Kaelber estimates the organization has saved at least a "couple of million" dollars in mailing costs alone by delivering test results, reminders and immunization records through the portal, and "tens of thousands" by decreasing no-show rates for appointments. "Those savings are hard to find in our bottom line, but they're absolutely there," he says. MetroHealth has also seen a 30 to 40 percent increase in women getting recommended mammograms, by automatically entering orders, sending e-mail reminders and enabling patients to self-schedule through the portal.
Kaelber labors against the stereotype that safety-net hospitals can't get portal participation because their patients don't have access to computers. While that's true to an extent, Kaelber says, the advent of the smartphone has made the lack of desktop computing irrelevant—as long as the portal's mobile app is up to snuff.
"Epic has been prioritizing desktop development over the smartphone, but we tell them it should be the opposite," Kaelber says. "If you have a desktop computer, you probably also have a smartphone, but a lot of our patients just have a smartphone."
Cleveland Clinic: Access to everything
The best portals give patients multiple reasons to visit, says Lori Posk, MD, medical director for the Cleveland Clinic's MyChart portal. She advises organizations not to be afraid to load up all available information, after consulting with their clinicians, of course.
The portal opened in 2012, and there wasn't much there at first beyond the basics, but over time, the clinic began releasing all lab results, then X-rays, then other types of images, then pathology and procedure reports, and finally all the providers' office notes. Some pieces of information, such as pathology reports, are delayed as long as four weeks at the request of physicians, who want the chance to discuss results that may not be clear at first blush, or might cause trauma. "My surgery and oncology colleagues say they want to deliver that news in person," Posk says.
She's received many more compliments than complaints from patients about the abundance of information. About 180,000 patients log in to the portal each month, and 675,000 have accounts. Posk says it's hard to estimate what percentage of the clinic's patients they represent because much of its population uses the clinic only temporarily, for highly specialized care.
Both clinicians and patients are happier now that they can send one another messages through the portal. "A lot of simple issues can be taken care of with messaging," Posk says. "I message with my patients all the time."
Patients can also use the portal for e-visits for minor health issues, like back pain and urinary tract infections. Posk hopes to expand that function, as well as to integrate home monitoring devices and use the portal as a tool for population health management.
Cancer centers: Serving the engaged patient
The future of patient engagement is happening now: at cancer centers. Cancer patients tend to be highly engaged to begin with, because of their intense but often fairly brief involvement with the center where they receive their treatment. Many of them travel hundreds or thousands of miles, and make the center and its environs their temporary home. A portal, done right, offers multiple ways to help them connect with their providers, their personal health information and their surroundings.
"We asked our patients, who so generously donate us their time, tissue and blood samples, what we could give back to them, and they overwhelmingly said, 'Access to our data,'" says Jenn Camps, director of clinical systems at Moffitt Cancer Center in Tampa; she has a degree in marketing but works within Moffitt's IT department.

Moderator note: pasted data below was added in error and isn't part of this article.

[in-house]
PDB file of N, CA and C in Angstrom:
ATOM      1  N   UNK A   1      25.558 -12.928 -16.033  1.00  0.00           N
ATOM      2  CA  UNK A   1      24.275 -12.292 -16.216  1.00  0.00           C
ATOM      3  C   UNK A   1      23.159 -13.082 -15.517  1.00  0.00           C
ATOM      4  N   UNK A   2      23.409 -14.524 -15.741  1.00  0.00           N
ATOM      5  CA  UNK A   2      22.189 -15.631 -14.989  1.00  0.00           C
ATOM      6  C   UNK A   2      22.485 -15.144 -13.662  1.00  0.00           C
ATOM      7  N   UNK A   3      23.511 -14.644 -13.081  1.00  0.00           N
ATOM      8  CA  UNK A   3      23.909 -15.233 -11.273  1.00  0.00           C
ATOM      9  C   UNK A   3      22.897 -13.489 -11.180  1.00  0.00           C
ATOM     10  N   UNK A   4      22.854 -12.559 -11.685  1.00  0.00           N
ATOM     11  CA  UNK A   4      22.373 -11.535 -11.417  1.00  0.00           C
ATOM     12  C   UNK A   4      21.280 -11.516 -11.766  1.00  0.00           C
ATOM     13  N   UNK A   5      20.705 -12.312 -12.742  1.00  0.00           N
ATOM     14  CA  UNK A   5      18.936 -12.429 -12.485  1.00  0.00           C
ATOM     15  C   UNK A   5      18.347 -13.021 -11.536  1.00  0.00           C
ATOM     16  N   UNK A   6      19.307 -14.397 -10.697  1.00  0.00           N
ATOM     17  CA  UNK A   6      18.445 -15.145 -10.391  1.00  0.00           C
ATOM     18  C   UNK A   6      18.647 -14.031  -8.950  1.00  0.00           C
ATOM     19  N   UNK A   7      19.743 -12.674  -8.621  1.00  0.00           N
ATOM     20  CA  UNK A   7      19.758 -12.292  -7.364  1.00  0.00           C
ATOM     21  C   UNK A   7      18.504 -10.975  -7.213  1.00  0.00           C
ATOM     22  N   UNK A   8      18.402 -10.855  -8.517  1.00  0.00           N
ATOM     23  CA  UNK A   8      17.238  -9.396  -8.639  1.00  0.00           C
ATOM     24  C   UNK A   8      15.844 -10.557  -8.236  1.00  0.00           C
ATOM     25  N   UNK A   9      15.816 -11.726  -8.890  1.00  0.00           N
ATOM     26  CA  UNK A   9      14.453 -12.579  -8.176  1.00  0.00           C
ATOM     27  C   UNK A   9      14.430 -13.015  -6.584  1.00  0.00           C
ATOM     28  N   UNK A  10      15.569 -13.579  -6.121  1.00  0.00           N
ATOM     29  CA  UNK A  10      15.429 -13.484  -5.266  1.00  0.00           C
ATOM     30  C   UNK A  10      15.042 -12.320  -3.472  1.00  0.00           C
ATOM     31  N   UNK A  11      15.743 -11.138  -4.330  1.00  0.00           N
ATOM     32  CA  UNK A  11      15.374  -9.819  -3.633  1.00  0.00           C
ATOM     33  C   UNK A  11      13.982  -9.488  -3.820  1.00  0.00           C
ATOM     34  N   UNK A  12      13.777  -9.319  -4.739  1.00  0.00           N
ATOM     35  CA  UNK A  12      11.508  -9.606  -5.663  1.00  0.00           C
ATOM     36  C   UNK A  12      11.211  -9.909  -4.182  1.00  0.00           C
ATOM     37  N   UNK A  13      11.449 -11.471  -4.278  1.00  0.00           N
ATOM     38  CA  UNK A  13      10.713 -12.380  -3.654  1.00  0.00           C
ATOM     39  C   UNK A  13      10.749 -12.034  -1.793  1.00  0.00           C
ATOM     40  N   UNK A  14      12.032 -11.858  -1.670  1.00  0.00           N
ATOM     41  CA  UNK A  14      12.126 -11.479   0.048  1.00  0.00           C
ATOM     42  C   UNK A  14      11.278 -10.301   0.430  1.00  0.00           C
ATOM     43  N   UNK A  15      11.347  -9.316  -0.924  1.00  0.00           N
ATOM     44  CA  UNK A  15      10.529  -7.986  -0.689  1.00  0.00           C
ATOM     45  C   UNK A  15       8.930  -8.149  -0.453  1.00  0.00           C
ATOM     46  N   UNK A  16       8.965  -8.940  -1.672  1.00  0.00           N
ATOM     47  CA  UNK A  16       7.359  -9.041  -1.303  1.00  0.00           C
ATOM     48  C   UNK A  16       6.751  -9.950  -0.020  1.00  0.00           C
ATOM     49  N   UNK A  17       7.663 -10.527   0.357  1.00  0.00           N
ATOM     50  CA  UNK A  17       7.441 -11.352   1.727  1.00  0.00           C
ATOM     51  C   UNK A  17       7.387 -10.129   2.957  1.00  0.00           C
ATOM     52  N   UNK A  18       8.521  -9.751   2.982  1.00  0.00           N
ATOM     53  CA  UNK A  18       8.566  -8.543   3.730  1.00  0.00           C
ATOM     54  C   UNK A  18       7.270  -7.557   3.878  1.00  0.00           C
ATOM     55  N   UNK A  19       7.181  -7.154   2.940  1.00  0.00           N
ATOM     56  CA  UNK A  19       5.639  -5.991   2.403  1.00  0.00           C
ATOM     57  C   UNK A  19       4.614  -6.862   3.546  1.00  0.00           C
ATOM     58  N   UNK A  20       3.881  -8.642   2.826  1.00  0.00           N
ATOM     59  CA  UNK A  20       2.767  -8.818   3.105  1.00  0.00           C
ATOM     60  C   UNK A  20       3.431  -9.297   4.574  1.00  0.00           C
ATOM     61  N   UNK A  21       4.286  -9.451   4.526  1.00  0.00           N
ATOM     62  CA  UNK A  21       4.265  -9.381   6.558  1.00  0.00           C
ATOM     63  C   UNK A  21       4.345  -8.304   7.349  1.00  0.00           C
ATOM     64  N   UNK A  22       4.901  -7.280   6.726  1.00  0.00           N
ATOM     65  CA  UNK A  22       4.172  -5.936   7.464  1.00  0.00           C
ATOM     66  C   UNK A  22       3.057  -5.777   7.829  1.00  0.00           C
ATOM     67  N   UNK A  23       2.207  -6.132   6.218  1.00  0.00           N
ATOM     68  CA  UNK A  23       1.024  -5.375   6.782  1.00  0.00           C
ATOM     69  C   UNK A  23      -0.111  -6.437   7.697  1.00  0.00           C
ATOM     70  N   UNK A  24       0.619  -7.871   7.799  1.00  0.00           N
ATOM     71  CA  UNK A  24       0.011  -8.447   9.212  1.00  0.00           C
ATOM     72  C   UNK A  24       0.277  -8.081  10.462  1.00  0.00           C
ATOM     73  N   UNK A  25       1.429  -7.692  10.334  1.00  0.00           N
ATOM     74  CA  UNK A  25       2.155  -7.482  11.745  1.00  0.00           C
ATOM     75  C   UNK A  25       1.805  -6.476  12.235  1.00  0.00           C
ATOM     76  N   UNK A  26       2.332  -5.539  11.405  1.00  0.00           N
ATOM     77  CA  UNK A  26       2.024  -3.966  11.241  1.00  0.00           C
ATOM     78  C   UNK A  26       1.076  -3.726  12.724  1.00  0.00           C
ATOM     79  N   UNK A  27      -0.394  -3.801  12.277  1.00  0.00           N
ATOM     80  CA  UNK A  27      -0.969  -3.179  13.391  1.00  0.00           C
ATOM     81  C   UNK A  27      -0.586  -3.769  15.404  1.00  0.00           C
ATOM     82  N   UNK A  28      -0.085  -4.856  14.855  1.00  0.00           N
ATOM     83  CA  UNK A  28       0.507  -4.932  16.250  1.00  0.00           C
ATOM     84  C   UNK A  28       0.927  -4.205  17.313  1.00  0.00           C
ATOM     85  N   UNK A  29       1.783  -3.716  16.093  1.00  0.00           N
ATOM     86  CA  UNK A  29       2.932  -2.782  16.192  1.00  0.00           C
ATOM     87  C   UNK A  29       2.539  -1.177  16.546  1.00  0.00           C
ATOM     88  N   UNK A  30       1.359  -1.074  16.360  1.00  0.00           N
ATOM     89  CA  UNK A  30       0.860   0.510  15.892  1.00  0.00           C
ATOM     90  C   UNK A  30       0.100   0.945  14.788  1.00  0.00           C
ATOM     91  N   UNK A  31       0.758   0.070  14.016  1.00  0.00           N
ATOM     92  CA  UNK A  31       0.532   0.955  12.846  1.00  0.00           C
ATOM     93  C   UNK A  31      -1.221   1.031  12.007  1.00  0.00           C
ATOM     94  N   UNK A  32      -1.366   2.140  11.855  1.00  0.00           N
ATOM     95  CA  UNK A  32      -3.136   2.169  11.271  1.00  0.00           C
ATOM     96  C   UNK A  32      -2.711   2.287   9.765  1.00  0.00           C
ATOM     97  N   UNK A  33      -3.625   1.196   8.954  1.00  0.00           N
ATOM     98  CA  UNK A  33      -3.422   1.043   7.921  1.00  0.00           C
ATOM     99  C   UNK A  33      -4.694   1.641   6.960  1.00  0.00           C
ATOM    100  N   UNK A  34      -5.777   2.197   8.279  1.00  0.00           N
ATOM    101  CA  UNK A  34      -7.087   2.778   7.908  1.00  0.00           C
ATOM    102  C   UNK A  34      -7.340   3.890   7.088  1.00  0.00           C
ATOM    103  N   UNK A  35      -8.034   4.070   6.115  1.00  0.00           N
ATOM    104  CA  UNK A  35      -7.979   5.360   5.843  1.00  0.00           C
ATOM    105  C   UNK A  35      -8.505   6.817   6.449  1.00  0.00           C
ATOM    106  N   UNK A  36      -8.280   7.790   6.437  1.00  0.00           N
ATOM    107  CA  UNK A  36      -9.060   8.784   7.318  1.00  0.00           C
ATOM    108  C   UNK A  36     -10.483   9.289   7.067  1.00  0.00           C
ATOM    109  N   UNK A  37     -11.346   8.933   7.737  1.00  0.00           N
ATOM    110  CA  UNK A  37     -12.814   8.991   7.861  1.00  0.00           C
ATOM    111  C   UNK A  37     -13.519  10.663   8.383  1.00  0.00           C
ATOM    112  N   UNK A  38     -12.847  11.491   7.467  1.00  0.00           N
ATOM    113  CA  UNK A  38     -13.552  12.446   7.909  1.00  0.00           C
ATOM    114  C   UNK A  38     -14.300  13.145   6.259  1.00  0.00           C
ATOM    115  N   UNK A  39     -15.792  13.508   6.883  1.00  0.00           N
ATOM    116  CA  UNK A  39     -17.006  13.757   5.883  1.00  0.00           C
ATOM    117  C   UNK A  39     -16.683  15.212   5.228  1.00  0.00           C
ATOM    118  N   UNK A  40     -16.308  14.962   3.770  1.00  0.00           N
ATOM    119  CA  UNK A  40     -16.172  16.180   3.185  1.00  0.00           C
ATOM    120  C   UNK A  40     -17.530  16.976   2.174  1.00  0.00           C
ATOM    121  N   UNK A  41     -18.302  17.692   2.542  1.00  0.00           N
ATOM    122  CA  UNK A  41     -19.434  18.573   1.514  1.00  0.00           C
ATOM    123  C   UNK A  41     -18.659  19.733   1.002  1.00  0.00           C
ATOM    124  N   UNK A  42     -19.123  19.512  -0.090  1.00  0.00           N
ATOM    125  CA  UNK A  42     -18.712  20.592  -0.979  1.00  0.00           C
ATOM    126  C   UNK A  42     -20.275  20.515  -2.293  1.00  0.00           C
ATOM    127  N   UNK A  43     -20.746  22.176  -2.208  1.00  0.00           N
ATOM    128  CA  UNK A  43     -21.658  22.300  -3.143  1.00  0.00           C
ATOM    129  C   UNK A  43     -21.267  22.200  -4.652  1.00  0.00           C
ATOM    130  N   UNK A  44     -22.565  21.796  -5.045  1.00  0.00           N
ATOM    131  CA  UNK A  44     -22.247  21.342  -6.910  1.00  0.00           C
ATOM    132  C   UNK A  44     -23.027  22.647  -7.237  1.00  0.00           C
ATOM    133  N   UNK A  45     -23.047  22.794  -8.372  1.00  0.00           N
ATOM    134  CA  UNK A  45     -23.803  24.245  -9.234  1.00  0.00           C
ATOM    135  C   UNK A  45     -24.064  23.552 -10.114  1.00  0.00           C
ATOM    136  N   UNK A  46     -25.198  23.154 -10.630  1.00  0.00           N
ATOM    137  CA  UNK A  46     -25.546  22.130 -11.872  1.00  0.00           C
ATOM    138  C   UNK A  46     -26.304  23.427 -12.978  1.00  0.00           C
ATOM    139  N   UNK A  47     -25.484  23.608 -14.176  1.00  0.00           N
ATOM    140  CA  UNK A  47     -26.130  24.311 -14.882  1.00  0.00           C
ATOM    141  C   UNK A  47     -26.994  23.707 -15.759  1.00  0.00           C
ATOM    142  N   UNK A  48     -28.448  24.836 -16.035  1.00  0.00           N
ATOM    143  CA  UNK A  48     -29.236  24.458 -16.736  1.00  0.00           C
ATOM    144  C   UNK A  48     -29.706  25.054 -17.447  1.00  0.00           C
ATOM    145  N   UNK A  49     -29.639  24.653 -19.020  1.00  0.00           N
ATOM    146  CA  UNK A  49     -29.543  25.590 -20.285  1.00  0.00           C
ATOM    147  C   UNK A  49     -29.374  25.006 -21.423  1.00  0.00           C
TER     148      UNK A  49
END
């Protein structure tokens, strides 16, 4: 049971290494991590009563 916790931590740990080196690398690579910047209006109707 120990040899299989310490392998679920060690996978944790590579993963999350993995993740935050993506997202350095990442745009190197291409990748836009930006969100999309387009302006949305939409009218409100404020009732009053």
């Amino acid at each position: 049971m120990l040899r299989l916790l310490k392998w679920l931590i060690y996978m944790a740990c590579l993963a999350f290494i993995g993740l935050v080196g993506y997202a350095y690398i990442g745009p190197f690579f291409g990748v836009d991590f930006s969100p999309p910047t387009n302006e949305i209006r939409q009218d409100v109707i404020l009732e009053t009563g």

MyMoffitt is developed largely in house, based on the portal software provided by Cerner Corp., Moffitt's EHR vendor. Patients can schedule appointments, fill out exhaustively detailed questionnaires in advance (rather than arriving 90 minutes before their appointment to do paperwork), and view test results before they see their doctors instead of being overwhelmed by bad news during an office visit and having to formulate their questions on the fly.
The portal also includes a curated search engine that enables patients to find cancer information from sources that the Moffitt medical staff deems reliable, rather than having patients swim through oceans of misinformation on the entire Internet.
Camps says all new Moffitt patients log in to the portal before their first visit, armed with their medical record number and other log-in information supplied by the appointment staff. Completing basic clinical intake forms is usually their first activity, and at the same time, they answer questions related to research being carried on at the center.
Camps has provided multiple reminders about information available through the portal, using strategies such as e-mail, refrigerator magnets and table tent cards in the cafeteria. "I've done everything short of wrapping my car" in portal advertising, she says. It's paid off: the 81,000 patients registered for the portal visited it 1.3 million times in the past year.
M.D. Anderson Cancer Center in Houston has enhanced its basic patient portal with many special features, including Yelp-like local information tailored for its unique audience. Two-thirds of the center's patients come from out of town, split between U.S. and international patients.
Developed internally and integrated into Epic's MyChart, MyMDAnderson's "patient concierge" generates customized suggestions of things to see, do, and eat, based on a profile filled out by the patient. "Patients were always asking our staff what to do in the area," says Jeffrey Frey, director of innovation communities. Patients on special diets receive suggestions for appropriate restaurants. Driving directions are included. Also available through the portal: connections to remote translators for a variety of languages, in case one of Anderson's staff translators isn't immediately available.
The center is working on adding step-by-step walking directions through its vast facilities, where pedestrians frequently have to navigate around construction, and ways to wrap in information from social media to further personalize the patient concierge's recommendations.
Four out of five MD Anderson patients use the portal, Frey says. "Our patients are a different breed," he says. "They know if their levels should be 11 or 14, so when results come back, they're right there checking."